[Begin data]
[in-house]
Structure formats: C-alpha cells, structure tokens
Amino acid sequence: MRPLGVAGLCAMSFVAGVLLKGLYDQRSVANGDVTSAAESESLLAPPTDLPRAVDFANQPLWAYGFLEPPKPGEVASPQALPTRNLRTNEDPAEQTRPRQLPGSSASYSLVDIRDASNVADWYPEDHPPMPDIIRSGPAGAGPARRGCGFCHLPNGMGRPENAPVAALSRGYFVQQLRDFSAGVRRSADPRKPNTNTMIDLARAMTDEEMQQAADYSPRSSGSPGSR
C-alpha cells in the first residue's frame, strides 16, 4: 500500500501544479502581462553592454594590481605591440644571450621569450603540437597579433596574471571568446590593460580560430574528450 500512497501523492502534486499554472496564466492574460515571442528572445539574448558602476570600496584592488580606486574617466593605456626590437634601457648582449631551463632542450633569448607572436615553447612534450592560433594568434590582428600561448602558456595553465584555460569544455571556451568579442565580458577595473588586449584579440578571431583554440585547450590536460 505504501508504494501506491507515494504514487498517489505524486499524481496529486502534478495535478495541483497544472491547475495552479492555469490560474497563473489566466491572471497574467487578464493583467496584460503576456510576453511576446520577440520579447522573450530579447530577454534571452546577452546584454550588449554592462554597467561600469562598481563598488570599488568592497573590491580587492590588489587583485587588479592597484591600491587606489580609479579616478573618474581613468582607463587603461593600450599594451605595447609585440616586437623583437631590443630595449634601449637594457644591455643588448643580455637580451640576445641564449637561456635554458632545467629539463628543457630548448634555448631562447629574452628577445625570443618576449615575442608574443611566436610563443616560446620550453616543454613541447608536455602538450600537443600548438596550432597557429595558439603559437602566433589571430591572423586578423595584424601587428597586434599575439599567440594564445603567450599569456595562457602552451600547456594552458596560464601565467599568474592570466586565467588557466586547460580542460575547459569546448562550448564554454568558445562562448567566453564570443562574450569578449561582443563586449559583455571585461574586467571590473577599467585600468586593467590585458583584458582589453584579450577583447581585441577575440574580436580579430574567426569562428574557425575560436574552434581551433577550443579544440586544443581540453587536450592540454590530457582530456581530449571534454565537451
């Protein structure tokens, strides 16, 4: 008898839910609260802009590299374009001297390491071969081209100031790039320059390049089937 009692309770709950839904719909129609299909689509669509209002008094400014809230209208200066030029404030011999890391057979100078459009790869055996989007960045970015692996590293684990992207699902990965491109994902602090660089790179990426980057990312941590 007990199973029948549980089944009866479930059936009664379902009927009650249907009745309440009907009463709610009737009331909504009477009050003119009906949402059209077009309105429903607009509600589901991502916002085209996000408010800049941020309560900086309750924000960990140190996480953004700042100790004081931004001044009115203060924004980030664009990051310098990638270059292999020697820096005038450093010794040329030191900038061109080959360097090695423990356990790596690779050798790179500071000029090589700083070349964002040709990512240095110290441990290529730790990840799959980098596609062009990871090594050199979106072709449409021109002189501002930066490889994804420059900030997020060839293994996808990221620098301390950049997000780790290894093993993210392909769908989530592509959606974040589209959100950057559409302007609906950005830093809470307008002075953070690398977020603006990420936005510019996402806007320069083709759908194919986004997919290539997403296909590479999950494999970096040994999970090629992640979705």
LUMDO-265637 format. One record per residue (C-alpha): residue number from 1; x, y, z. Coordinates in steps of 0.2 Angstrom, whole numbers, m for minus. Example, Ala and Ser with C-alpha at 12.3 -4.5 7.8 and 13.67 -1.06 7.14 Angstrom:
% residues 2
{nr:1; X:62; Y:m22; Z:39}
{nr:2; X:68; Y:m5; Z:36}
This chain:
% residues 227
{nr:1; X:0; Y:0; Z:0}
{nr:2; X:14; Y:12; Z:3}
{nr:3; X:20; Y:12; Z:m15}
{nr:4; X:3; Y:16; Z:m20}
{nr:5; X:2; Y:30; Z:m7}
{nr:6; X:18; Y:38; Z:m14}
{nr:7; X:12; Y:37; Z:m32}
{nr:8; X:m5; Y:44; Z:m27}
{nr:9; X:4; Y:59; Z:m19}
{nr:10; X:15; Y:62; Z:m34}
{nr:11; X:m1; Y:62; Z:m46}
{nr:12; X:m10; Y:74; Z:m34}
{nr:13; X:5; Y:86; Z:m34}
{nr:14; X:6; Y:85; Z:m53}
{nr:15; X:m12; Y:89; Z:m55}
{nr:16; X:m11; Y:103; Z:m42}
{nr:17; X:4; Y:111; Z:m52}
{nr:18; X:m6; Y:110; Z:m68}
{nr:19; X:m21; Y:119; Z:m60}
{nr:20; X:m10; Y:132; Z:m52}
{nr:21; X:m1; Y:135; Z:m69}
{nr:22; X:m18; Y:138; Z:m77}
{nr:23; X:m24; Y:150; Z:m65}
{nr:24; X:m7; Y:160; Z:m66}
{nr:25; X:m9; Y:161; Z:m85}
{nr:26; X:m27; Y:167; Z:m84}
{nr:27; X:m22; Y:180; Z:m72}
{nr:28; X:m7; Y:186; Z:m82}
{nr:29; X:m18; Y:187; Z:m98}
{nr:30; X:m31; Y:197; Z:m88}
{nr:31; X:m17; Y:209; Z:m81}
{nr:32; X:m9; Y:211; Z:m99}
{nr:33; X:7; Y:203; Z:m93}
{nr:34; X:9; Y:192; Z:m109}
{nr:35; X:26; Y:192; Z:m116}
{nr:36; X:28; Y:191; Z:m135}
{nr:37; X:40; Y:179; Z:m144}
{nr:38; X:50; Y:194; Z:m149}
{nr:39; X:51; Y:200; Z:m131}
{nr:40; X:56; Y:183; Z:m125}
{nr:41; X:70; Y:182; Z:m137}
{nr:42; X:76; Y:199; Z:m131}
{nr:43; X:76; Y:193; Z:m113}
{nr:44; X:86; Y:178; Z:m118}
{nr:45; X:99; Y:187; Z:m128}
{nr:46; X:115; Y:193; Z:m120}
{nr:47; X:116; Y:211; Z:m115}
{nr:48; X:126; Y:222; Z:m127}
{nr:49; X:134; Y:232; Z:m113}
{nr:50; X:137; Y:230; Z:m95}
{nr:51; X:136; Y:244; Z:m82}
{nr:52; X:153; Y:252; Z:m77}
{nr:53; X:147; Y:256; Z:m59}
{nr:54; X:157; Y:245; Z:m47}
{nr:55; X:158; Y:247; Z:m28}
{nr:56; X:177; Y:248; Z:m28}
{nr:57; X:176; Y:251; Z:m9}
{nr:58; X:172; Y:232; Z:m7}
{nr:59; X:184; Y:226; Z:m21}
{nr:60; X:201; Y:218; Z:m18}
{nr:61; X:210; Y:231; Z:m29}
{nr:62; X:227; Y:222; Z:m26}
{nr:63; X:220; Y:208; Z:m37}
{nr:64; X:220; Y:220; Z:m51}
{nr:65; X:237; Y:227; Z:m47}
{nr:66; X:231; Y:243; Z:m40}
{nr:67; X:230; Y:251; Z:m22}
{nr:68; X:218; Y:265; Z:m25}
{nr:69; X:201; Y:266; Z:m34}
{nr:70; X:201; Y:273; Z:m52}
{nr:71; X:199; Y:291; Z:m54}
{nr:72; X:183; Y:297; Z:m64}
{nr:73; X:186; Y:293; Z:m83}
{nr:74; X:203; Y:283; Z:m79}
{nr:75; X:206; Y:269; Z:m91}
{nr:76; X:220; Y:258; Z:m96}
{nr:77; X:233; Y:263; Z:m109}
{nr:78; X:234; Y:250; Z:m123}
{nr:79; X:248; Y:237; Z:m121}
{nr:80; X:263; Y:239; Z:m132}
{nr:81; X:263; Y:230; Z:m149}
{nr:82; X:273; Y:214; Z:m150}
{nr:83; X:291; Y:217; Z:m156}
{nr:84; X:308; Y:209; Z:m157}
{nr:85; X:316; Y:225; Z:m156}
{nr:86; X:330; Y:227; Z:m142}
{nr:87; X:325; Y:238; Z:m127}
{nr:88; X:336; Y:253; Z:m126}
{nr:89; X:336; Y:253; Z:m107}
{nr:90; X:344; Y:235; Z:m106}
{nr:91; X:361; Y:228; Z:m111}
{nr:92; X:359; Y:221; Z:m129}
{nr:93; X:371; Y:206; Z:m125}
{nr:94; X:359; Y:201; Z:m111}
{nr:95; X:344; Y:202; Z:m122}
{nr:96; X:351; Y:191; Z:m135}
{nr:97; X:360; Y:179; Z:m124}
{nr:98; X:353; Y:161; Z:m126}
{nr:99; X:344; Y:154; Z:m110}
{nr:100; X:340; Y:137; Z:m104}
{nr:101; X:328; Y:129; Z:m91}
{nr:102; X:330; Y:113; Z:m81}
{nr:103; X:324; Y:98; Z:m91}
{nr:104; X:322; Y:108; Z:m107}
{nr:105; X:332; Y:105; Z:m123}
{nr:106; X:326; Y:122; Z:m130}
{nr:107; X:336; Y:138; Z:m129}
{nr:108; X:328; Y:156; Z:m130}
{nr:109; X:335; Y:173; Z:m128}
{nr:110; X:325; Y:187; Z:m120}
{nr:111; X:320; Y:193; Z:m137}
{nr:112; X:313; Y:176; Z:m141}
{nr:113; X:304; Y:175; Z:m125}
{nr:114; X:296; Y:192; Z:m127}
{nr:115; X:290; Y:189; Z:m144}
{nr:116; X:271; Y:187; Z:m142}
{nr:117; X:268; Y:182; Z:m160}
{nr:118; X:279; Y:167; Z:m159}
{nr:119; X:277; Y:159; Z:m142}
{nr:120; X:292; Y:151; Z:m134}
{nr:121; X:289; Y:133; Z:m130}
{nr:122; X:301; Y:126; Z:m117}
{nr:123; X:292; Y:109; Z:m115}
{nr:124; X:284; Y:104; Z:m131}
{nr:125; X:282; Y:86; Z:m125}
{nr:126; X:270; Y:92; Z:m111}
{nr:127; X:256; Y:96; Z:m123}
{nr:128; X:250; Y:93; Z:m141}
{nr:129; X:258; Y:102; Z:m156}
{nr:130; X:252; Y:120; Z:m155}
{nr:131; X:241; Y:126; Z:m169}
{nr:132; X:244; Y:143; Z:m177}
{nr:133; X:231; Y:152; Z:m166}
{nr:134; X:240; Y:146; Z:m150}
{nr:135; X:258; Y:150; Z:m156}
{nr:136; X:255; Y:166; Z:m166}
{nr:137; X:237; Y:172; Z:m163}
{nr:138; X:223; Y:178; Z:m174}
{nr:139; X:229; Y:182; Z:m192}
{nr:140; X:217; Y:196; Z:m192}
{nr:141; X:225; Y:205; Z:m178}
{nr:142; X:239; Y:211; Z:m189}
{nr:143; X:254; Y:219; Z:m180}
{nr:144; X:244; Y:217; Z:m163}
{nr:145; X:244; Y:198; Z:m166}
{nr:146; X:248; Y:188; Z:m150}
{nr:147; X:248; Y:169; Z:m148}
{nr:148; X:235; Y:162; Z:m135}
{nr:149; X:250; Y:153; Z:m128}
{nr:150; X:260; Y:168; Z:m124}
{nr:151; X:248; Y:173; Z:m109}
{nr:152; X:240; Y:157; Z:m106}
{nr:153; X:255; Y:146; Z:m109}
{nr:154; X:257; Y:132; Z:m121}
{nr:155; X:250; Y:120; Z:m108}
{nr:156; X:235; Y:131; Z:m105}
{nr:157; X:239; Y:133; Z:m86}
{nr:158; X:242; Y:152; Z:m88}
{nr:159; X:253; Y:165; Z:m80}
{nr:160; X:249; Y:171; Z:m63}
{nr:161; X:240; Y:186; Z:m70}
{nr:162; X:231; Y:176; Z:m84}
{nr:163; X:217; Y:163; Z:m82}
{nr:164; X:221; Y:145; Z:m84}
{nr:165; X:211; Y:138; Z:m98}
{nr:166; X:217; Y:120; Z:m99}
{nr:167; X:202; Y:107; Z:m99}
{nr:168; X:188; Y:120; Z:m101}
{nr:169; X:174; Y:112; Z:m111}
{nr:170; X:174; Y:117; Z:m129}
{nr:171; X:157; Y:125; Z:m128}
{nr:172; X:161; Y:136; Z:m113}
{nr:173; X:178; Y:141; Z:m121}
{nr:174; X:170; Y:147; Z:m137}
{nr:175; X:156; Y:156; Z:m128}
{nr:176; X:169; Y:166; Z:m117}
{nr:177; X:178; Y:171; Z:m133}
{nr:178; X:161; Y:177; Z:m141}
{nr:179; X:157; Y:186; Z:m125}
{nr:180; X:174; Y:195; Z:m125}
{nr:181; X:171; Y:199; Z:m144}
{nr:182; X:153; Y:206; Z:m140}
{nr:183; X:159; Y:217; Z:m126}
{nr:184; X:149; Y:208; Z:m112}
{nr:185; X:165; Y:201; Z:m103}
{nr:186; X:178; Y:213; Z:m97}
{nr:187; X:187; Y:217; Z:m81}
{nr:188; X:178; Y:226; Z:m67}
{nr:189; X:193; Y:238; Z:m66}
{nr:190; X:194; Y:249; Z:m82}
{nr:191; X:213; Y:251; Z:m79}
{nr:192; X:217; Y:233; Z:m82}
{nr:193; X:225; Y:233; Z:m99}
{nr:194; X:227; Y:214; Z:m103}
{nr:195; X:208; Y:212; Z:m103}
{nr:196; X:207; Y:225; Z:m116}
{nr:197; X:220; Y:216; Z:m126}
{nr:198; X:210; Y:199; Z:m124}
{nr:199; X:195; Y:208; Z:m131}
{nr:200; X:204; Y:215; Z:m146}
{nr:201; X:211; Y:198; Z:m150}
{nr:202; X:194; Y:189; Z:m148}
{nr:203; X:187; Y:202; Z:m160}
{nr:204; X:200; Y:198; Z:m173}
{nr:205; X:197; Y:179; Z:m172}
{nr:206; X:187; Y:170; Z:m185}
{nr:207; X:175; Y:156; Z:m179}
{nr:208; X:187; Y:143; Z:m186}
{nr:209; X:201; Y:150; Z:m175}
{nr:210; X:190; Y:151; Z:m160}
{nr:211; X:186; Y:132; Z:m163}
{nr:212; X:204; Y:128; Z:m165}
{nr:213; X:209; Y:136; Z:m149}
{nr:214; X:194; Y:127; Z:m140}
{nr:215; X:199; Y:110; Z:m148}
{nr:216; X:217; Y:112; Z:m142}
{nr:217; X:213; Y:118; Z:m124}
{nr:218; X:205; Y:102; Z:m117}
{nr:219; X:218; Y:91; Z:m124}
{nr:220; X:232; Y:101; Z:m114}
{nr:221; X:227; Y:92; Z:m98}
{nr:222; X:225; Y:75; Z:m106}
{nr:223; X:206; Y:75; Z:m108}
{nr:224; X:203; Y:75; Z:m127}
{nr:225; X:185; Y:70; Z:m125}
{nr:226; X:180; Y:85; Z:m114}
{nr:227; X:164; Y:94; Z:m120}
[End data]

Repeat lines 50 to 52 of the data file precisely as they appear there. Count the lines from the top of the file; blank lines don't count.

{nr:39; X:51; Y:200; Z:m131}
{nr:40; X:56; Y:183; Z:m125}
{nr:41; X:70; Y:182; Z:m137}